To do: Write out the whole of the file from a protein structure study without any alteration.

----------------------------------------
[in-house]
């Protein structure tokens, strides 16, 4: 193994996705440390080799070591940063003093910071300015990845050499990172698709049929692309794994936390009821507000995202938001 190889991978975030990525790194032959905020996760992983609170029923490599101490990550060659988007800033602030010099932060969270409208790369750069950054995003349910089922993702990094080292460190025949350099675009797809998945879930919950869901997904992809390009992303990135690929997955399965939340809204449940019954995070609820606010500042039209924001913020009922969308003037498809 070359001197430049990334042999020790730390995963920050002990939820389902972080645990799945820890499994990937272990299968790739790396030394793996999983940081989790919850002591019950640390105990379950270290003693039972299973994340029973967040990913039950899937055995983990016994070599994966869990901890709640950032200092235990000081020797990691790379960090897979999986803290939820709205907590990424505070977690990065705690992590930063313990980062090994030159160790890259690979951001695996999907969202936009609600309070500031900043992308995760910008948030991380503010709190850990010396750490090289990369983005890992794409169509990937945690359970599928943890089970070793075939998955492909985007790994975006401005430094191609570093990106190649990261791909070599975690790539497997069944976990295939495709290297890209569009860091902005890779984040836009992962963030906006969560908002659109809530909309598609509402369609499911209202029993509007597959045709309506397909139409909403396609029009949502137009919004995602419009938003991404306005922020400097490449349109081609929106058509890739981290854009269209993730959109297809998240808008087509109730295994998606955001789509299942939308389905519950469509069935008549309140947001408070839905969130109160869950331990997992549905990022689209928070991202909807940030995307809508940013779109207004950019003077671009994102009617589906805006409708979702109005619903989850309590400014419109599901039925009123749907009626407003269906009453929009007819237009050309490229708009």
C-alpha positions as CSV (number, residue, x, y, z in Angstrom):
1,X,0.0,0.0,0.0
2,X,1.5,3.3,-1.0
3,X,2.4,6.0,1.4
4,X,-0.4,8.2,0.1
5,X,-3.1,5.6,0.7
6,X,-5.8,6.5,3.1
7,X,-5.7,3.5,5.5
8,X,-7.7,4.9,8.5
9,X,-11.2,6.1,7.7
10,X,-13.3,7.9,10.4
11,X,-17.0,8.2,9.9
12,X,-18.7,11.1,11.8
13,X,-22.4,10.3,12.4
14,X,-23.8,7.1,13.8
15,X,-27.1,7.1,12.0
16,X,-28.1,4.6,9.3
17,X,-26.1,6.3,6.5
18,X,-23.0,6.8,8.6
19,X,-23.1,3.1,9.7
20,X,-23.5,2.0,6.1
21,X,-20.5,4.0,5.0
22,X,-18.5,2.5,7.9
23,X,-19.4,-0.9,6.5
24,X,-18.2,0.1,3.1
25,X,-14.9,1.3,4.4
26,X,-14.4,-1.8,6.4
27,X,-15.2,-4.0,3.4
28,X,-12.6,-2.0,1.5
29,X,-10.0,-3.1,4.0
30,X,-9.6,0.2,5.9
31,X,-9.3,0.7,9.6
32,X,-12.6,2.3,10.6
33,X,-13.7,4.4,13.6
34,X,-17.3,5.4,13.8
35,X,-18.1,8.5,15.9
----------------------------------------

[in-house]
């Protein structure tokens, strides 16, 4: 193994996705440390080799070591940063003093910071300015990845050499990172698709049929692309794994936390009821507000995202938001 190889991978975030990525790194032959905020996760992983609170029923490599101490990550060659988007800033602030010099932060969270409208790369750069950054995003349910089922993702990094080292460190025949350099675009797809998945879930919950869901997904992809390009992303990135690929997955399965939340809204449940019954995070609820606010500042039209924001913020009922969308003037498809 070359001197430049990334042999020790730390995963920050002990939820389902972080645990799945820890499994990937272990299968790739790396030394793996999983940081989790919850002591019950640390105990379950270290003693039972299973994340029973967040990913039950899937055995983990016994070599994966869990901890709640950032200092235990000081020797990691790379960090897979999986803290939820709205907590990424505070977690990065705690992590930063313990980062090994030159160790890259690979951001695996999907969202936009609600309070500031900043992308995760910008948030991380503010709190850990010396750490090289990369983005890992794409169509990937945690359970599928943890089970070793075939998955492909985007790994975006401005430094191609570093990106190649990261791909070599975690790539497997069944976990295939495709290297890209569009860091902005890779984040836009992962963030906006969560908002659109809530909309598609509402369609499911209202029993509007597959045709309506397909139409909403396609029009949502137009919004995602419009938003991404306005922020400097490449349109081609929106058509890739981290854009269209993730959109297809998240808008087509109730295994998606955001789509299942939308389905519950469509069935008549309140947001408070839905969130109160869950331990997992549905990022689209928070991202909807940030995307809508940013779109207004950019003077671009994102009617589906805006409708979702109005619903989850309590400014419109599901039925009123749907009626407003269906009453929009007819237009050309490229708009």
C-alpha positions as CSV (number, residue, x, y, z in Angstrom):
1,X,0.0,0.0,0.0
2,X,1.5,3.3,-1.0
3,X,2.4,6.0,1.4
4,X,-0.4,8.2,0.1
5,X,-3.1,5.6,0.7
6,X,-5.8,6.5,3.1
7,X,-5.7,3.5,5.5
8,X,-7.7,4.9,8.5
9,X,-11.2,6.1,7.7
10,X,-13.3,7.9,10.4
11,X,-17.0,8.2,9.9
12,X,-18.7,11.1,11.8
13,X,-22.4,10.3,12.4
14,X,-23.8,7.1,13.8
15,X,-27.1,7.1,12.0
16,X,-28.1,4.6,9.3
17,X,-26.1,6.3,6.5
18,X,-23.0,6.8,8.6
19,X,-23.1,3.1,9.7
20,X,-23.5,2.0,6.1
21,X,-20.5,4.0,5.0
22,X,-18.5,2.5,7.9
23,X,-19.4,-0.9,6.5
24,X,-18.2,0.1,3.1
25,X,-14.9,1.3,4.4
26,X,-14.4,-1.8,6.4
27,X,-15.2,-4.0,3.4
28,X,-12.6,-2.0,1.5
29,X,-10.0,-3.1,4.0
30,X,-9.6,0.2,5.9
31,X,-9.3,0.7,9.6
32,X,-12.6,2.3,10.6
33,X,-13.7,4.4,13.6
34,X,-17.3,5.4,13.8
35,X,-18.1,8.5,15.9